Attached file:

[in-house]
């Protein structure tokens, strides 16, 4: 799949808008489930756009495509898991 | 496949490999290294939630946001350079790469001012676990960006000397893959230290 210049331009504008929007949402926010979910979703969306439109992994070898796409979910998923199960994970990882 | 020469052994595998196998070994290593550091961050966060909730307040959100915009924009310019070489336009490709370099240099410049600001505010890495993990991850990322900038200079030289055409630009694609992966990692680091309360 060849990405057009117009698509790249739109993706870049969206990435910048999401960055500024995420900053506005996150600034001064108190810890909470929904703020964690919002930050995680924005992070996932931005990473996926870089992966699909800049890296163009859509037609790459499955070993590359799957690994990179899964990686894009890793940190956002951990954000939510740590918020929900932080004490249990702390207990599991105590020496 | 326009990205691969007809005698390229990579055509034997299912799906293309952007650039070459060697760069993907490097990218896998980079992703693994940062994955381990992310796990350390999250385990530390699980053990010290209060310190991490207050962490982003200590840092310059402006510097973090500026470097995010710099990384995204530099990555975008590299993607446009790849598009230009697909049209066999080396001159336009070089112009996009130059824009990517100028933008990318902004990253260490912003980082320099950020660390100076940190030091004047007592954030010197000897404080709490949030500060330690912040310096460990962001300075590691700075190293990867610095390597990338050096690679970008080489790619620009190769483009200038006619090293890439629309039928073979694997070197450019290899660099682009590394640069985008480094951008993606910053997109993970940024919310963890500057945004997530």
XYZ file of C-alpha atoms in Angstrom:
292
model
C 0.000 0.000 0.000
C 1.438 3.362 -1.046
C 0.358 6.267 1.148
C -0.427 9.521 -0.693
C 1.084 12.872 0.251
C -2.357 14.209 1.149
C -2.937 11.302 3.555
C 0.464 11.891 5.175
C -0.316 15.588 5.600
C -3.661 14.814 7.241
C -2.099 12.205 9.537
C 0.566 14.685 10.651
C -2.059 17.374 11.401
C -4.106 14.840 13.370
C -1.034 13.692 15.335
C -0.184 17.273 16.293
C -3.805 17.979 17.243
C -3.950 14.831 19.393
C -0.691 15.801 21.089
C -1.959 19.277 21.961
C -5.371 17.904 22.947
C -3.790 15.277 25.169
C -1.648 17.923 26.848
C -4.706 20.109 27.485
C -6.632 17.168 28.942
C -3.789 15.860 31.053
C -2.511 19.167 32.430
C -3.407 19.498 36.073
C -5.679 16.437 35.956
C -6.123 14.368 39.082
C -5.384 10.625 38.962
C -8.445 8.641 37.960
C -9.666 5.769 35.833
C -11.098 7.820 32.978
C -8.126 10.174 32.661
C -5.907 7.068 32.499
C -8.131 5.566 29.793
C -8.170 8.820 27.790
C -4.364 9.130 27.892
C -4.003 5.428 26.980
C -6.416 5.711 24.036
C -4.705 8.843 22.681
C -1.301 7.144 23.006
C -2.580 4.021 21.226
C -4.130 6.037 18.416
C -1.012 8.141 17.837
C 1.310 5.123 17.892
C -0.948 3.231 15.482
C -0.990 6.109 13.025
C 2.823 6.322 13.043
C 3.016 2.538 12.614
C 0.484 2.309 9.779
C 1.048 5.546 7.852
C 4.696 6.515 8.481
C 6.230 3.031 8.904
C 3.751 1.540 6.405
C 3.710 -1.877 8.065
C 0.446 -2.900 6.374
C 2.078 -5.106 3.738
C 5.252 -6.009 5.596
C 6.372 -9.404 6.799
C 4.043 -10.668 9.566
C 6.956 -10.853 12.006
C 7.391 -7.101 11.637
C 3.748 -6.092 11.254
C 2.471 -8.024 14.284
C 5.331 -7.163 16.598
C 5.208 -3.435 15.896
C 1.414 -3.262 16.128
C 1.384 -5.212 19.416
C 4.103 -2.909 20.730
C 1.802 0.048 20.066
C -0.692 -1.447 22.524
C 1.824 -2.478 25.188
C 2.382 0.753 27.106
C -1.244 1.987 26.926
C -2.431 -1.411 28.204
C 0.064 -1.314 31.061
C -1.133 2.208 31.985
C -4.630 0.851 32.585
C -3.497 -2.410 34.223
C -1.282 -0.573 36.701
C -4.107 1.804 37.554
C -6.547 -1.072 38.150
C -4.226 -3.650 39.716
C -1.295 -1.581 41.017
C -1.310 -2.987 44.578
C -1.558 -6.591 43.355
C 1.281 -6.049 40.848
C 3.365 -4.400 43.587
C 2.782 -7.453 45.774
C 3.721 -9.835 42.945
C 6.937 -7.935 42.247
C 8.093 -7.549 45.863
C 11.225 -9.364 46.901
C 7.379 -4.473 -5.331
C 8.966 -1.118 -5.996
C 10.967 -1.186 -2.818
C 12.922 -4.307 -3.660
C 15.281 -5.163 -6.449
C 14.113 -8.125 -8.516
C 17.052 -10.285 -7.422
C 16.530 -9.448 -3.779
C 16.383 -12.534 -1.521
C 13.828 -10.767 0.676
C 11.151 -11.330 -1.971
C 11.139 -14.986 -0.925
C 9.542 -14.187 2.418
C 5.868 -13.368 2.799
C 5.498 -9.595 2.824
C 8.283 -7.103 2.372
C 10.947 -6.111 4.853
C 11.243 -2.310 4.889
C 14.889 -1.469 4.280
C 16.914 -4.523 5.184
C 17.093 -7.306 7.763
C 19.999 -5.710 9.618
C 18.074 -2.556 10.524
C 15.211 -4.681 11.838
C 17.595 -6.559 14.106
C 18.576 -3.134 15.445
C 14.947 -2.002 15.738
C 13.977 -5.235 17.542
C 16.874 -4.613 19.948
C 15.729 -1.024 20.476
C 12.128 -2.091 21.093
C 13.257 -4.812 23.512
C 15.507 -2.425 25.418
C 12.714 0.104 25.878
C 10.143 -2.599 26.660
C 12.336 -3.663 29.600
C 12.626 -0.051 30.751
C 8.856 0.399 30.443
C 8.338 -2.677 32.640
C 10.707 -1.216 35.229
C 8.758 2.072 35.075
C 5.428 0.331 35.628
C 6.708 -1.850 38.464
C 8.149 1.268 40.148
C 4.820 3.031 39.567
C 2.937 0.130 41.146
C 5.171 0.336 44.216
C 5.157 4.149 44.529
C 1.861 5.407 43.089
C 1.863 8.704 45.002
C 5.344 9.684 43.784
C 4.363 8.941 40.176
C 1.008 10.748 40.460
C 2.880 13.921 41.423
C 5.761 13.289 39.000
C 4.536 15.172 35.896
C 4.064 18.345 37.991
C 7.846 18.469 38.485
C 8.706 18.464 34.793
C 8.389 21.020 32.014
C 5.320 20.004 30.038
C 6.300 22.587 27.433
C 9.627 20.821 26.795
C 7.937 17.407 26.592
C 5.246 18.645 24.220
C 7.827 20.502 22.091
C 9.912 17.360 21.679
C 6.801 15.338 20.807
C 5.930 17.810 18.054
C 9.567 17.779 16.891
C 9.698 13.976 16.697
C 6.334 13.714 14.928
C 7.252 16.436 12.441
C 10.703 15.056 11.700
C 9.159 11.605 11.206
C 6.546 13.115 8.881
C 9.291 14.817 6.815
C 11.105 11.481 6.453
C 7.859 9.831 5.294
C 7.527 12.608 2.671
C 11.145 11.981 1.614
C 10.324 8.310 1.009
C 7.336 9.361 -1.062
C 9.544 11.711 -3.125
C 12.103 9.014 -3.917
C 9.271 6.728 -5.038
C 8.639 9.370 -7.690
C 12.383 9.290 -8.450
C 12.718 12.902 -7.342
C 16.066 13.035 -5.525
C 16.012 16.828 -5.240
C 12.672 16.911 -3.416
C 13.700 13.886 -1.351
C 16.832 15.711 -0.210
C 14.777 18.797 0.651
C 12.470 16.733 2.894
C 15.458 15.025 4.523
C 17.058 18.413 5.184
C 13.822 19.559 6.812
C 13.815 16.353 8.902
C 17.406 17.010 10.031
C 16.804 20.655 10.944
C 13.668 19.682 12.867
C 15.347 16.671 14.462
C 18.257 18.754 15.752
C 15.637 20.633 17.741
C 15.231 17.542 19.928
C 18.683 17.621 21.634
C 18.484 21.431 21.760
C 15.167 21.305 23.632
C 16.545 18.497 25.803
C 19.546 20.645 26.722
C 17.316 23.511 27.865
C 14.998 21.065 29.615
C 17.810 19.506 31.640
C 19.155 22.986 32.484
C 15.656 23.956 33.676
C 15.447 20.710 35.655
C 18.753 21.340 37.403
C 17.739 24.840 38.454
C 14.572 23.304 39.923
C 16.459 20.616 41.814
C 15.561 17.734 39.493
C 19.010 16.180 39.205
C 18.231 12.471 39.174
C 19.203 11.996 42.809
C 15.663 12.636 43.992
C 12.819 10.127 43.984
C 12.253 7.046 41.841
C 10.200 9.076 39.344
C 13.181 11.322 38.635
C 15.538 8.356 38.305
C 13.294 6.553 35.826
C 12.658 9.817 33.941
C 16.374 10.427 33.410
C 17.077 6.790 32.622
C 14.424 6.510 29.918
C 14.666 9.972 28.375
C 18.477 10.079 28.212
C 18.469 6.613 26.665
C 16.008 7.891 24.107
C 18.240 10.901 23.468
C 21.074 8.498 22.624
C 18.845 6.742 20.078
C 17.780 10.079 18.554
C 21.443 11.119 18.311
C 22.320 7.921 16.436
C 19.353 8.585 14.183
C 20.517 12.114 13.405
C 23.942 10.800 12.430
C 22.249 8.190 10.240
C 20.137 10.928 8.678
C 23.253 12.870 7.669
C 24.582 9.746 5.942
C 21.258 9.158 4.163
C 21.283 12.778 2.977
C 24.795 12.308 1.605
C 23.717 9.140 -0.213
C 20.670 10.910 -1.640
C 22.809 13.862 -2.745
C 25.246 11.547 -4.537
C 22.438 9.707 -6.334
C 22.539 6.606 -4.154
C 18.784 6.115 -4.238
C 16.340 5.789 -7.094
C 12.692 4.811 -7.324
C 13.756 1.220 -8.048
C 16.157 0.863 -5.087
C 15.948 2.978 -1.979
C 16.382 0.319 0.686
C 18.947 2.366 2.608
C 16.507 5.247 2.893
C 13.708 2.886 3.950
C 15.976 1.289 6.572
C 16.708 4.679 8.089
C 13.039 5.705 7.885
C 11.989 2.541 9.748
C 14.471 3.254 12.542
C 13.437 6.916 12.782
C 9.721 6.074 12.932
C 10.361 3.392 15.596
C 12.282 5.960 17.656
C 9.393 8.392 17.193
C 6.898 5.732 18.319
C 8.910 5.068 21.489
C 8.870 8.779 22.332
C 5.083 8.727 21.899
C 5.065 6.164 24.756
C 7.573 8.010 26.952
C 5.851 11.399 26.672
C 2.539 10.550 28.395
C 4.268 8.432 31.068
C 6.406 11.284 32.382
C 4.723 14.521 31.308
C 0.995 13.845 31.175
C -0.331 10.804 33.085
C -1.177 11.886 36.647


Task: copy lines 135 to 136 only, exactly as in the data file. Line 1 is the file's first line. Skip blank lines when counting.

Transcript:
C 10.143 -2.599 26.660
C 12.336 -3.663 29.600